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Santa Rosa County under rabies alert for 60 days after rabid fox found

Staff Writer
Northwest Florida Daily News
Northwest Florida Daily News

All of Santa Rosa County is under a rabies alert for the next 60 days after a fox tested positive for rabies Tuesday.

The Florida Department of Health in Santa Rosa County issued the alert Wednesday morning. All residents and visitors in Santa Rosa County should be aware that rabies is present in the wild animal population, and domestic animals are at risk if not vaccinated.

The health department cautioned alerts are designed to increase awareness but should not give a false sense of security to areas been named under an alert.

An animal with rabies may appear sick or lethargic, have problems swallowing, or drool or salivate excessively, according to the health department. A wild animal may appear tamer than usual and some animals may have no visible symptoms.

An animal with rabies could infect other wild or domestic animals that have not been vaccinated against rabies. All domestic animals should be vaccinated against rabies and all contact with wildlife should be avoided, particularly raccoons, bats, foxes, skunks, otters, bobcats and coyotes.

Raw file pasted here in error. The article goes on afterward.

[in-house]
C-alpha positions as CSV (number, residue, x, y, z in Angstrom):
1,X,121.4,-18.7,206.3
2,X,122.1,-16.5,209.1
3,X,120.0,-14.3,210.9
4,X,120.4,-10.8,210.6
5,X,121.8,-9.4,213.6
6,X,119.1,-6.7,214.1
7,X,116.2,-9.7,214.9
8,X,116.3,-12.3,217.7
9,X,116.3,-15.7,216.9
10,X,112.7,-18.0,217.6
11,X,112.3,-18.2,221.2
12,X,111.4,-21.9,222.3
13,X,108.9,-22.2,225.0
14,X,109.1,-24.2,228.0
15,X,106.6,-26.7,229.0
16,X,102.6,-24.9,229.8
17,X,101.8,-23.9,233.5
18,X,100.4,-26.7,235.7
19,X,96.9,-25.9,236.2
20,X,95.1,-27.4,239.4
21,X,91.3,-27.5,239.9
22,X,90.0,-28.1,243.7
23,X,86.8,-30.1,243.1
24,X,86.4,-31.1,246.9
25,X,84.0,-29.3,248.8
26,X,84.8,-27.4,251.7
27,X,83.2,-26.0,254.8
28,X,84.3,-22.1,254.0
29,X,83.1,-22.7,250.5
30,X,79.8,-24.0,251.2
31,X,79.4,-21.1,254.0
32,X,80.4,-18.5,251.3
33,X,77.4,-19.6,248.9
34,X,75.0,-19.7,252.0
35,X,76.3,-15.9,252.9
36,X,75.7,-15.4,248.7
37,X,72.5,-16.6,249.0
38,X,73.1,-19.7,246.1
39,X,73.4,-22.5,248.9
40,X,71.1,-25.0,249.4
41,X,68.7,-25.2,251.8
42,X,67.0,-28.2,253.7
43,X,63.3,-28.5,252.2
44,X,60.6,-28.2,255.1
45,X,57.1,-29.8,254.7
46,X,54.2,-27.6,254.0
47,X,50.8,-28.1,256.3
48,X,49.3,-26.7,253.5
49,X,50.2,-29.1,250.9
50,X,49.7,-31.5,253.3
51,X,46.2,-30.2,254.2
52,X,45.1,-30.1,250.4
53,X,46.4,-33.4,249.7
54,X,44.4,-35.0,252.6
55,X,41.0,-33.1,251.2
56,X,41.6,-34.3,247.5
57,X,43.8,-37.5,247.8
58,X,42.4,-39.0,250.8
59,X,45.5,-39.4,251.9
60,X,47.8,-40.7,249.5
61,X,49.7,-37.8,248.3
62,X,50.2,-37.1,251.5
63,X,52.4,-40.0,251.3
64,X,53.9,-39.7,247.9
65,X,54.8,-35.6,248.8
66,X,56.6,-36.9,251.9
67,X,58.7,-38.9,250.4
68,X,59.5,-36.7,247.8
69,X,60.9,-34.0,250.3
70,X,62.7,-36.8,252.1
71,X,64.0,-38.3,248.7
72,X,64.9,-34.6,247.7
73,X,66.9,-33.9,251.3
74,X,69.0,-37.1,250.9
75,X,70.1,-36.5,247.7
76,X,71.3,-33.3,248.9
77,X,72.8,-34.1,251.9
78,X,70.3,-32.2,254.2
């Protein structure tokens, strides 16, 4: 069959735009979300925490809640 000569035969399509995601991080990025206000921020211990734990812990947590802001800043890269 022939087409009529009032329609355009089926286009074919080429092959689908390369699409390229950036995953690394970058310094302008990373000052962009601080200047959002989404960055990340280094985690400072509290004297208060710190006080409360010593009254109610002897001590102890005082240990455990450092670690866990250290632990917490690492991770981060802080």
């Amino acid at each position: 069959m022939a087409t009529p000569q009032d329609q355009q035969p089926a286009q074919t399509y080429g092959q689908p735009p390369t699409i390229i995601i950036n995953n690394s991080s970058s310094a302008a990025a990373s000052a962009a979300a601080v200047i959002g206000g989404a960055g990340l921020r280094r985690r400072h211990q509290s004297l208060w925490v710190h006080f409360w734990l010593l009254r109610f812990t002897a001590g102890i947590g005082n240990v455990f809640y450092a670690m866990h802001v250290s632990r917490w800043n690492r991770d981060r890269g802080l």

Rabies is a disease of the nervous system and is fatal to warm blooded animals and humans. The only treatment for human exposure to rabies is rabies specific immune globulin and rabies immunization. Appropriate treatment started soon after the exposure will protect an exposed person from the disease.

Residents and visitors are advised to take the following precautions:

Keep pets under direct supervision so they do not come into contact with wild animals.

Vaccinate pets against rabies and keep their vaccinations up to date.

If a pet is bitten by a wild animal, seek veterinary assistance for the animal immediately and contact Santa Rosa County Animal Services at 850-983-4680.

Call animal control services to remove any stray animals from your neighborhood.

Bring in pet food at night and secure trash cans with fasteners, or place trash containers in the garage so they do not attract wild or stray animals.

Never adopt wild animals or bring them into your home.

Teach children never to handle unfamiliar animals, wild or domestic, even if they appear friendly.

Prevent bats from entering living quarters or occupied spaces in homes, churches, schools, and other similar areas, where they might come in contact with people and pets.

Persons who have been bitten or scratched by wild or domestic animals should seek medical attention and report the injury to the Florida Department of Health in Santa Rosa County at 850-983-5200.

For further information on rabies, go to floridahealth.gov or call the Florida Department of Health in Santa Rosa County at 850-983-5200 or Santa Rosa County Animal Services at 850-983-4680.